Thursday, December 21, 2017

Bishops, Cardinals and Trick Plays

I started working with kids in the summer of 1976 when I was the Assistant Summer Rec Director for the City of Chamberlain. Eventually I was the director and went on to coach baseball, basketball and football. I have worked with kids in some way ever since - some forty plus years.

When my wife and I moved from Omaha to Des Moines in 1984, I volunteered to coach a baseball team. The boys were 12-14 years old and we had a good summer. I enjoyed working with them and I believe the boys had fun. We were respectable - I think we were about .500.

Toward the end of the season, one of the fathers asked me if I'd be interested in coaching the St. Theresa's Cardinals. We belonged to St. Theresa's Parish and several of the boys on the baseball team would be on the football team so I agreed to coach them.

So later that summer, I went to an organizational meeting at one of the other Catholic churches in Des Moines. I could tell from the minute I entered the room that this was not going to be like my baseball experience earlier that summer. The room smelled like testosterone and I think I saw guys keep getting up and peeing in the corner!! This room was full of guys determined to relive their football glory days!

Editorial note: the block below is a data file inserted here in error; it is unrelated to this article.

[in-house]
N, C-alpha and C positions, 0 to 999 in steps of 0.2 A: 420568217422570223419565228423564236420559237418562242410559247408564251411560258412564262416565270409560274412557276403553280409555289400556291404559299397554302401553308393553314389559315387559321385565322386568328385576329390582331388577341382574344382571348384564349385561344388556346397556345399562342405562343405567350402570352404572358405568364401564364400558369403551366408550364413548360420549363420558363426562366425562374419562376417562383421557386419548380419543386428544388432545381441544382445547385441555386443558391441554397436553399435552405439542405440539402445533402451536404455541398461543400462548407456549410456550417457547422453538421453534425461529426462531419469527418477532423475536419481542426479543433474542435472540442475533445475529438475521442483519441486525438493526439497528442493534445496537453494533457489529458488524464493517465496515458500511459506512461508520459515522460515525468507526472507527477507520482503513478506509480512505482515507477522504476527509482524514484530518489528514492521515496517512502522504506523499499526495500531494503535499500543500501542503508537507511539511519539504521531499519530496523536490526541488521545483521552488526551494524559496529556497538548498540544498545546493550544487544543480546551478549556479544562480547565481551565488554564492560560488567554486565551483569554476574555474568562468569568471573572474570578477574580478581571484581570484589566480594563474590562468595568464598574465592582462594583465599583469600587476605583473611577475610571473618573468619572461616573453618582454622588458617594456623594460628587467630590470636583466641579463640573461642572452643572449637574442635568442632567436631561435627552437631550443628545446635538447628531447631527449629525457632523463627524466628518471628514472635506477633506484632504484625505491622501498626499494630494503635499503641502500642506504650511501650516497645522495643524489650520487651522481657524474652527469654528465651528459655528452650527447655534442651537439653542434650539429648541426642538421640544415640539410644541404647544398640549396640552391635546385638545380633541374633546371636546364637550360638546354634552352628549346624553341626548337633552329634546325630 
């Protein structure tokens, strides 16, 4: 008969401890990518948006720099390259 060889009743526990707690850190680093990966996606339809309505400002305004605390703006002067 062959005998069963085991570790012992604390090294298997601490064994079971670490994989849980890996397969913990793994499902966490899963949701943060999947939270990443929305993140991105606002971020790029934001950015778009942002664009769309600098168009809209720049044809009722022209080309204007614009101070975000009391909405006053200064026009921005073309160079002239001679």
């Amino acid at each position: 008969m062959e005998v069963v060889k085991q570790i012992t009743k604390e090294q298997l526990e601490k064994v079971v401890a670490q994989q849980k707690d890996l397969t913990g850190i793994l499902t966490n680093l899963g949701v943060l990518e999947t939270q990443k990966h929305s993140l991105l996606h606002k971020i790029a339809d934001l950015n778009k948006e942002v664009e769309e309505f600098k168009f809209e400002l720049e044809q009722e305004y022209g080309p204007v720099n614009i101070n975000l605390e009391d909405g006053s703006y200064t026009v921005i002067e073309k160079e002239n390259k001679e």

To listen to these coaches at the "coaches meeting", one would have thought that it was press day at the Big 10 and the doors to the room would soon open and the media would flock in. This was JUNIOR HIGH FOOTBALL!!! It made me think of this!

There were eight teams in the Des Moines Catholic Football League. Most represented one parish but a couple were combination parish teams. These teams all funneled players into the local Catholic school powerhouse - Des Moines Dowling.

I got a pretty good idea of what I was in for that day. The rest unfolded the first day of practice. We had some bodies that could be molded into linemen but the arms and legs were those of linemen as well! We did have good kids with good attitudes.

As the season unfolded, it became obvious the the Cardinals did not have the talent to match up with the other teams. They fought valiantly each week but came up short - a lot short. Like in we did not score any points the first four weeks of the season.